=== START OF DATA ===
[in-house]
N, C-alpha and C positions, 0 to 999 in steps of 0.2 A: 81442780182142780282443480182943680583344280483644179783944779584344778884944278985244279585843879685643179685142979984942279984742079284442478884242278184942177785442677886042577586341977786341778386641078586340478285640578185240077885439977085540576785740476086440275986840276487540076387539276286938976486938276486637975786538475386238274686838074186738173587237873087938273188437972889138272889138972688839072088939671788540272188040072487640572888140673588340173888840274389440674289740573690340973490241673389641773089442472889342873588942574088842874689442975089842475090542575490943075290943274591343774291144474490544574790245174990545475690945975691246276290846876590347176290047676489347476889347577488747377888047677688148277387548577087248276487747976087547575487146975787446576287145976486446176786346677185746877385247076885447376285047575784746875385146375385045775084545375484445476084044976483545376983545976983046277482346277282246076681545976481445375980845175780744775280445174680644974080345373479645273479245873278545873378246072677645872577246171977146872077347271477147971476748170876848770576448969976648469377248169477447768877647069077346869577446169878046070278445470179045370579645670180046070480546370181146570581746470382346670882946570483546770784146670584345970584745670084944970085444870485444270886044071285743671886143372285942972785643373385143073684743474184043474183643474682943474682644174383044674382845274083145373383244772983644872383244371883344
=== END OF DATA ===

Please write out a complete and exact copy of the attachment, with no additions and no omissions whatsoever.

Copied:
[in-house]
N, C-alpha and C positions, 0 to 999 in steps of 0.2 A: 81442780182142780282443480182943680583344280483644179783944779584344778884944278985244279585843879685643179685142979984942279984742079284442478884242278184942177785442677886042577586341977786341778386641078586340478285640578185240077885439977085540576785740476086440275986840276487540076387539276286938976486938276486637975786538475386238274686838074186738173587237873087938273188437972889138272889138972688839072088939671788540272188040072487640572888140673588340173888840274389440674289740573690340973490241673389641773089442472889342873588942574088842874689442975089842475090542575490943075290943274591343774291144474490544574790245174990545475690945975691246276290846876590347176290047676489347476889347577488747377888047677688148277387548577087248276487747976087547575487146975787446576287145976486446176786346677185746877385247076885447376285047575784746875385146375385045775084545375484445476084044976483545376983545976983046277482346277282246076681545976481445375980845175780744775280445174680644974080345373479645273479245873278545873378246072677645872577246171977146872077347271477147971476748170876848770576448969976648469377248169477447768877647069077346869577446169878046070278445470179045370579645670180046070480546370181146570581746470382346670882946570483546770784146670584345970584745670084944970085444870485444270886044071285743671886143372285942972785643373385143073684743474184043474183643474682943474682644174383044674382845274083145373383244772983644872383244371883344